LOL - these two storys are worth the 500 points - hehe. Ok, I have to think about this a second to build my own "story" that matches the situation. I have no sample code atm that shows the n to m situation as in the current application there is just a 1 to n situation done with critical sections.

But - thinking about donut shops I have this situation here:

In my street I have 4 (n) donut shops (A-Threads), all making just ONE fresh donut (yum) at the time. In this street several (m) Homers (B-Threads) come by to get only ONE (yes unbelievable for a Homer, but it is that way) donut. After he got one, he leaves the street and comes never again. But you can be sure a different Homer will come and he wants also ONE fresh donut. And: the donut shops (A-Threads) will ONLY make a fresh donut when a Homer (B-Thread) is asking for it. Otherwise the donut shop will idle....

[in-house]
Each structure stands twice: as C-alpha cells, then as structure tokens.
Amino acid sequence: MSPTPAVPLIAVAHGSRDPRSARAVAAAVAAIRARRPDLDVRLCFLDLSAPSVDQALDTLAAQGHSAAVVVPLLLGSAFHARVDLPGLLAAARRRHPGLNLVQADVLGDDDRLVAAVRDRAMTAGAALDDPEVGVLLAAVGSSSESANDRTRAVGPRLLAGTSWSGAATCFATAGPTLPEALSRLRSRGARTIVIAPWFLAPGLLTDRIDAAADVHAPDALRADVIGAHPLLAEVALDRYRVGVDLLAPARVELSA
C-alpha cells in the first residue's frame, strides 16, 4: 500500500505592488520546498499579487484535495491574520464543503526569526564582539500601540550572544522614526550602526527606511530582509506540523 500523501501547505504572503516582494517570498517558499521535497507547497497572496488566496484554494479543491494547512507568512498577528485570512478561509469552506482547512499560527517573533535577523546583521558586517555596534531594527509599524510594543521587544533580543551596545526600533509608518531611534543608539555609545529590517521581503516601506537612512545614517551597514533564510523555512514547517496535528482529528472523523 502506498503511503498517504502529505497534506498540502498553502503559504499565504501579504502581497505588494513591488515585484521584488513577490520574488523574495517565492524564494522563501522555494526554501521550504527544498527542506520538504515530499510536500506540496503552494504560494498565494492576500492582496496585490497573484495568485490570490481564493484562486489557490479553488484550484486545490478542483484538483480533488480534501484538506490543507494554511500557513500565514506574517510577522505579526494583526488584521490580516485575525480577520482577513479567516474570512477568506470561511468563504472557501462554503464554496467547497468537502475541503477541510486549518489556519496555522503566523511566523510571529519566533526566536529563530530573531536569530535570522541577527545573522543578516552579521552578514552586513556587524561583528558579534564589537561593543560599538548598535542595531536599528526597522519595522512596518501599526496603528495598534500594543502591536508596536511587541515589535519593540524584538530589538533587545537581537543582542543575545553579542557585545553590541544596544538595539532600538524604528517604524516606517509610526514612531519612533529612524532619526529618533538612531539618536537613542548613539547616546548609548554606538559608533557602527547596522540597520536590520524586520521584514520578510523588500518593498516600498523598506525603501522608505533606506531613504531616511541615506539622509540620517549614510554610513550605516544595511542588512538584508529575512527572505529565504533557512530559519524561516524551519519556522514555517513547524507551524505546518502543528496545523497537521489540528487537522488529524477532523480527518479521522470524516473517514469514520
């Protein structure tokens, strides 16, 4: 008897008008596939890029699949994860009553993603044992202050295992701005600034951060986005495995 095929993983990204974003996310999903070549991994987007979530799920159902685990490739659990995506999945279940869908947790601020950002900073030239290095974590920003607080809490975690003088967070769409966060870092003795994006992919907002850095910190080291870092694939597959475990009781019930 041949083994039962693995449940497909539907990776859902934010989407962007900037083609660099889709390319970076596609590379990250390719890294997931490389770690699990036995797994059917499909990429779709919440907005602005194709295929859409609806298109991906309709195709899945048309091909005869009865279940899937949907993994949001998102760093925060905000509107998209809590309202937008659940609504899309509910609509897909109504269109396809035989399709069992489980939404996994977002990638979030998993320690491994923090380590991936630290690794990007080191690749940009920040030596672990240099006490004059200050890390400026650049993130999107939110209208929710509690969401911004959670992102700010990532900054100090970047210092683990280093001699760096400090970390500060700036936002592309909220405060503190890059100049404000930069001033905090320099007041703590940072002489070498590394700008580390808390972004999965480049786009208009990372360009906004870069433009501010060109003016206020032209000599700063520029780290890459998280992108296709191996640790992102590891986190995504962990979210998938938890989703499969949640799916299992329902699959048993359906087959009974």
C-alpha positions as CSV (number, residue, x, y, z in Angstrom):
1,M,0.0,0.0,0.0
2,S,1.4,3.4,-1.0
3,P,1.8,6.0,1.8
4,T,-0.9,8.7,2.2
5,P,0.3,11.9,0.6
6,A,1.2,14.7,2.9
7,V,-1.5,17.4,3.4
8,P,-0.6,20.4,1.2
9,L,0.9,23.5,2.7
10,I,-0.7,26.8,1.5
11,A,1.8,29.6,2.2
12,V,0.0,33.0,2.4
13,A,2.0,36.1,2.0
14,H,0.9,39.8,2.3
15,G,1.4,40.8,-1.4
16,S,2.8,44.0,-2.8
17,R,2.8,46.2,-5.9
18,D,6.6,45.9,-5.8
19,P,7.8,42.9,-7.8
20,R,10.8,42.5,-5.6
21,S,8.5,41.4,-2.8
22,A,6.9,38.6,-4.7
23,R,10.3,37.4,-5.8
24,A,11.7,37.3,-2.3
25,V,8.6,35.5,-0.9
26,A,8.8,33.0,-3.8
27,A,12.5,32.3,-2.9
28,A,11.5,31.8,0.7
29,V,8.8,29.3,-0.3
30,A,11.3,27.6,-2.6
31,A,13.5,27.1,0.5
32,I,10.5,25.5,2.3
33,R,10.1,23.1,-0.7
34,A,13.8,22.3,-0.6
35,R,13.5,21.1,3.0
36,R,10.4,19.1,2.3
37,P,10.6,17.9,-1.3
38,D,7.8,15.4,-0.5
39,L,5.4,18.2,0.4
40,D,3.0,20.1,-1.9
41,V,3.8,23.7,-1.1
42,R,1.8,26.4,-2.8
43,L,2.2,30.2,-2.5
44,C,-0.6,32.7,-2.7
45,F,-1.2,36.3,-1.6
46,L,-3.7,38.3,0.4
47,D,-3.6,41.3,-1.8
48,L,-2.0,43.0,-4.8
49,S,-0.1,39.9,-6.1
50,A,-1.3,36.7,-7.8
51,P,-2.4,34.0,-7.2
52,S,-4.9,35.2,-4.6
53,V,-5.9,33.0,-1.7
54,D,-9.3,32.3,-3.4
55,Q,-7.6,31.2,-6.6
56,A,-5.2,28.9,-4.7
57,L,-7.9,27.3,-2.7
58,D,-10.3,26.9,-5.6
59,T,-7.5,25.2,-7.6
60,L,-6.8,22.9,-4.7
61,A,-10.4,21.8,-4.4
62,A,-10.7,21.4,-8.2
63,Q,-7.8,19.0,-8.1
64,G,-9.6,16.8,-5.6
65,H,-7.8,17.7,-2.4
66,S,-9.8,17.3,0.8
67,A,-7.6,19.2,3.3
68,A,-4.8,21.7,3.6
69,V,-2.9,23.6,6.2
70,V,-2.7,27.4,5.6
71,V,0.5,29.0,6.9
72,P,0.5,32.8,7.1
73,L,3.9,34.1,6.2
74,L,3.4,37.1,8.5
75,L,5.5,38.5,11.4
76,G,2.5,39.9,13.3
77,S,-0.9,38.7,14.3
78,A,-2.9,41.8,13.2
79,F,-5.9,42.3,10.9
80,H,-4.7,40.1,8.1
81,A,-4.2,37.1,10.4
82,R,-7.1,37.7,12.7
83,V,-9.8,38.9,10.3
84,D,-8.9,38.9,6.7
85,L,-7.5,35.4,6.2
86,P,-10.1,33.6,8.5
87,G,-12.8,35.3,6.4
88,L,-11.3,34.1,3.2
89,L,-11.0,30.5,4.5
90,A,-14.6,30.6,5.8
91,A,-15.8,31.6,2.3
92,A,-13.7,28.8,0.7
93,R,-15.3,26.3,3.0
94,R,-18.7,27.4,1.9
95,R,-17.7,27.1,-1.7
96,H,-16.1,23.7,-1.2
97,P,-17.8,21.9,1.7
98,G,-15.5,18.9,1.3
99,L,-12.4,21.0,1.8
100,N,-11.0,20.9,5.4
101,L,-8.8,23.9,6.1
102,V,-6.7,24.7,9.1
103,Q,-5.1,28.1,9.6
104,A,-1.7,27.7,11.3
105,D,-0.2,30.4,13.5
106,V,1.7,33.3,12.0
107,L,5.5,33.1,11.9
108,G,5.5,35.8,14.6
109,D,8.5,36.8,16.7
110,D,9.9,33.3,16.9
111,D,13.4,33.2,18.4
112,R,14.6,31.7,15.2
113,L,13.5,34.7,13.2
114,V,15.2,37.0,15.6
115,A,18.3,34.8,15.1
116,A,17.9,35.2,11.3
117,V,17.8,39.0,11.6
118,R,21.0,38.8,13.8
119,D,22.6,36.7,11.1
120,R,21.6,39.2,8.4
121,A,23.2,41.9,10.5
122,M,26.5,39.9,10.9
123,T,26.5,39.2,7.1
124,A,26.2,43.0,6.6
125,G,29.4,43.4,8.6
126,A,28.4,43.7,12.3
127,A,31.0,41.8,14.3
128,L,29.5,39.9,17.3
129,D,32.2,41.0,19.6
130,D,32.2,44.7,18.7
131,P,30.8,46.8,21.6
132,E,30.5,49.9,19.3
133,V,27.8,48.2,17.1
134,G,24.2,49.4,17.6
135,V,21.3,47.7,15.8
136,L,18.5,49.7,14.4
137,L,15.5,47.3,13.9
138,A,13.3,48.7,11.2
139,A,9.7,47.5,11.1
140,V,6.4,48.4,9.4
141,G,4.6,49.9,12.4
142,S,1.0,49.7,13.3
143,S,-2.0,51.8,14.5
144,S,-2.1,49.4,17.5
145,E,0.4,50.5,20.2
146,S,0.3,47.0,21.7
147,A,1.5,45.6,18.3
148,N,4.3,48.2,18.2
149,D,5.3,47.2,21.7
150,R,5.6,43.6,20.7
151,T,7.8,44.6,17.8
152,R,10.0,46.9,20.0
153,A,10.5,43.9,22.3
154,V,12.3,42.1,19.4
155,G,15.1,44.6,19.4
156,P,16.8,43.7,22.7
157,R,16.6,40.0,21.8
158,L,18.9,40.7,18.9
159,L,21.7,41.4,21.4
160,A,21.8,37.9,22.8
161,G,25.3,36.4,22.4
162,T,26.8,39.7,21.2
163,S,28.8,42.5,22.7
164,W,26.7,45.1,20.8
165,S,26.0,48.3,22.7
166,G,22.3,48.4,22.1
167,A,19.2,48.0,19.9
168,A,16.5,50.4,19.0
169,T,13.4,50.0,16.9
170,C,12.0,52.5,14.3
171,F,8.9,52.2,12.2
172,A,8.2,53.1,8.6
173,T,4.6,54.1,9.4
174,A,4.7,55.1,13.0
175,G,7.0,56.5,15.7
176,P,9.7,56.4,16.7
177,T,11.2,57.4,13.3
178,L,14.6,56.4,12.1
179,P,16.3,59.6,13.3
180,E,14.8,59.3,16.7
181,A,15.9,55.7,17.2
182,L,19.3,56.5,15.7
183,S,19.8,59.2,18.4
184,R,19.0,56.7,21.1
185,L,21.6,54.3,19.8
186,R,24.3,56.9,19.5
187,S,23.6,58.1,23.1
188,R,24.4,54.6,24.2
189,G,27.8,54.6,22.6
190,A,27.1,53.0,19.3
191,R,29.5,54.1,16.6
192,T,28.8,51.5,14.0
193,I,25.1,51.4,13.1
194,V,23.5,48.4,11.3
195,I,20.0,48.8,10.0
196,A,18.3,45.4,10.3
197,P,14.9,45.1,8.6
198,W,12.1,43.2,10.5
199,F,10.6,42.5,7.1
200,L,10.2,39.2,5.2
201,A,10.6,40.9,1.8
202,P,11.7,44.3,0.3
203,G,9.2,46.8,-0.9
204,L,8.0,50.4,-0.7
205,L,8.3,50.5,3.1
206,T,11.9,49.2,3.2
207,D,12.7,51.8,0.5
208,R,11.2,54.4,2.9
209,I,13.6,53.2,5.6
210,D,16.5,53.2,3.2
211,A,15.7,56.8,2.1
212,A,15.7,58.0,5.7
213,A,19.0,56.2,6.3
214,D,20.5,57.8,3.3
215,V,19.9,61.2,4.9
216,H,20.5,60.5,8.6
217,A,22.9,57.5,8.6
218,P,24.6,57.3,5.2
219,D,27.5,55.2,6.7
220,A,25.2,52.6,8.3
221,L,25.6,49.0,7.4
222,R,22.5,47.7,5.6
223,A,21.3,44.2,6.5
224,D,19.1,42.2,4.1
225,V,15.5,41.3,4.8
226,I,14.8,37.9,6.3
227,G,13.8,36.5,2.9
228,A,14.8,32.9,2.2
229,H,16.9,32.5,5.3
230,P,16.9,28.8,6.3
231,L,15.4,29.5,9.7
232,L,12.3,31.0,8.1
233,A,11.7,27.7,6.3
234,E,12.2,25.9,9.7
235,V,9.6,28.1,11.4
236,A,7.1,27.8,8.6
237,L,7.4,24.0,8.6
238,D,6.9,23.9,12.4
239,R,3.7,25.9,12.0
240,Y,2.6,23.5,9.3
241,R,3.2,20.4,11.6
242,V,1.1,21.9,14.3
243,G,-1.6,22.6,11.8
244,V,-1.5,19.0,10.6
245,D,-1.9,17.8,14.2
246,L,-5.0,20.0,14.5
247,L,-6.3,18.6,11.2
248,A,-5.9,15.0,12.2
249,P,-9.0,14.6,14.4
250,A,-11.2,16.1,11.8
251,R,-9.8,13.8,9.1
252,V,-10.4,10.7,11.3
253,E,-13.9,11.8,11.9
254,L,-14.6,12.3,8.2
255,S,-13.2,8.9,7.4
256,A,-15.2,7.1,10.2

The code must work with different numbers of shops and waiting homers. Sometimes we have no homers in the street and sometimes there are many homers. This is all decided at runtime by the user - where the number of shops is set at the beginning of the application (depending on the connected hardware) and the number of Homers depends on the workflow.

I hope we are not completely lost after three homer storys ;)
TheRealLokiSenior Developer

Commented:
Is the "donut" a static object that can be passed from the A thread (donut shop) to the B thread (Homer)